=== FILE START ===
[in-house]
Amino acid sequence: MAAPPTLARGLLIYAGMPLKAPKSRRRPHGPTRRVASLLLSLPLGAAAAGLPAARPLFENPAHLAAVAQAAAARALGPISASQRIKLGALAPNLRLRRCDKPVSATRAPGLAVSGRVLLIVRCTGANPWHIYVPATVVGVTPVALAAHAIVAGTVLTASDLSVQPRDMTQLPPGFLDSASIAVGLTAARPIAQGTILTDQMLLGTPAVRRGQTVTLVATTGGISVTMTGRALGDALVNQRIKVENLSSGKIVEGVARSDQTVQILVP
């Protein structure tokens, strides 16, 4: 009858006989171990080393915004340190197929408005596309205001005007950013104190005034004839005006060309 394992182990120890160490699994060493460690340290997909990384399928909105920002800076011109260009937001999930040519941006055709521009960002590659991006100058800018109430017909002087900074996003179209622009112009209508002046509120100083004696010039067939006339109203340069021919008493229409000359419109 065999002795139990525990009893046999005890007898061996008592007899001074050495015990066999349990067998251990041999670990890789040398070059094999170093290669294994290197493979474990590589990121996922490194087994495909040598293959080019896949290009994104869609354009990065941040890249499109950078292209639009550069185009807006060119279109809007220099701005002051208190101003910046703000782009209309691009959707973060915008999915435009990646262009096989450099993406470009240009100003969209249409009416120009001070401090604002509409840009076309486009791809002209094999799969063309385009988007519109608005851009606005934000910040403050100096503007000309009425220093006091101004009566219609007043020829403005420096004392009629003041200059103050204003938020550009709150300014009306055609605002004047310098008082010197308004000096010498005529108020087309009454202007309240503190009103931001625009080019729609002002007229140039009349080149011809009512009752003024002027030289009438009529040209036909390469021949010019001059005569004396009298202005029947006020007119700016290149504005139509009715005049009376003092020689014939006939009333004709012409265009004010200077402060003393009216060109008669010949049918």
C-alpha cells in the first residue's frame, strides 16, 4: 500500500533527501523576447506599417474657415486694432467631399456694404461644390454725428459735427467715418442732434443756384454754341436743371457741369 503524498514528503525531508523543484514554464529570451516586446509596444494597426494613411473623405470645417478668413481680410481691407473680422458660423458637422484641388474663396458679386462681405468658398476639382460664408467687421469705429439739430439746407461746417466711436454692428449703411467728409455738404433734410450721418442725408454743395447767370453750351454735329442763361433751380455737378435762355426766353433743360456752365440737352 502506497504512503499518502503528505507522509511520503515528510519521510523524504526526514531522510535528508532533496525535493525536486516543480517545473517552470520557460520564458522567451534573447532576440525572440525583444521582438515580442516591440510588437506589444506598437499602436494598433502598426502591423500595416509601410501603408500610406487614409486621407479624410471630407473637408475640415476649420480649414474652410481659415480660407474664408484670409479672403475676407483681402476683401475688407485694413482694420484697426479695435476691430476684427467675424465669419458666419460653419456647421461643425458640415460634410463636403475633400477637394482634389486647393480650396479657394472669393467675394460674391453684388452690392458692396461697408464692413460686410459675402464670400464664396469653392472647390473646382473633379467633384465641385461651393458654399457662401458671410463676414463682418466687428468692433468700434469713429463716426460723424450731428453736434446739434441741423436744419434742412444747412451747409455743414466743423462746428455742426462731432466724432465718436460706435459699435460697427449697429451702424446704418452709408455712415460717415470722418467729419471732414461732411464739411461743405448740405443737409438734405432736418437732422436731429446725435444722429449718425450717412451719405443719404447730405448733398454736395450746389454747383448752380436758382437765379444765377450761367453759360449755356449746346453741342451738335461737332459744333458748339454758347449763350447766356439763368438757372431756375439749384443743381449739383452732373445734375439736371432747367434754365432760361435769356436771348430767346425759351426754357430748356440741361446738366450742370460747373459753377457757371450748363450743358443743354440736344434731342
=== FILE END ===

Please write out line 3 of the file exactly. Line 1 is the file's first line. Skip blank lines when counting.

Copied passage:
């Protein structure tokens, strides 16, 4: 009858006989171990080393915004340190197929408005596309205001005007950013104190005034004839005006060309 394992182990120890160490699994060493460690340290997909990384399928909105920002800076011109260009937001999930040519941006055709521009960002590659991006100058800018109430017909002087900074996003179209622009112009209508002046509120100083004696010039067939006339109203340069021919008493229409000359419109 065999002795139990525990009893046999005890007898061996008592007899001074050495015990066999349990067998251990041999670990890789040398070059094999170093290669294994290197493979474990590589990121996922490194087994495909040598293959080019896949290009994104869609354009990065941040890249499109950078292209639009550069185009807006060119279109809007220099701005002051208190101003910046703000782009209309691009959707973060915008999915435009990646262009096989450099993406470009240009100003969209249409009416120009001070401090604002509409840009076309486009791809002209094999799969063309385009988007519109608005851009606005934000910040403050100096503007000309009425220093006091101004009566219609007043020829403005420096004392009629003041200059103050204003938020550009709150300014009306055609605002004047310098008082010197308004000096010498005529108020087309009454202007309240503190009103931001625009080019729609002002007229140039009349080149011809009512009752003024002027030289009438009529040209036909390469021949010019001059005569004396009298202005029947006020007119700016290149504005139509009715005049009376003092020689014939006939009333004709012409265009004010200077402060003393009216060109008669010949049918």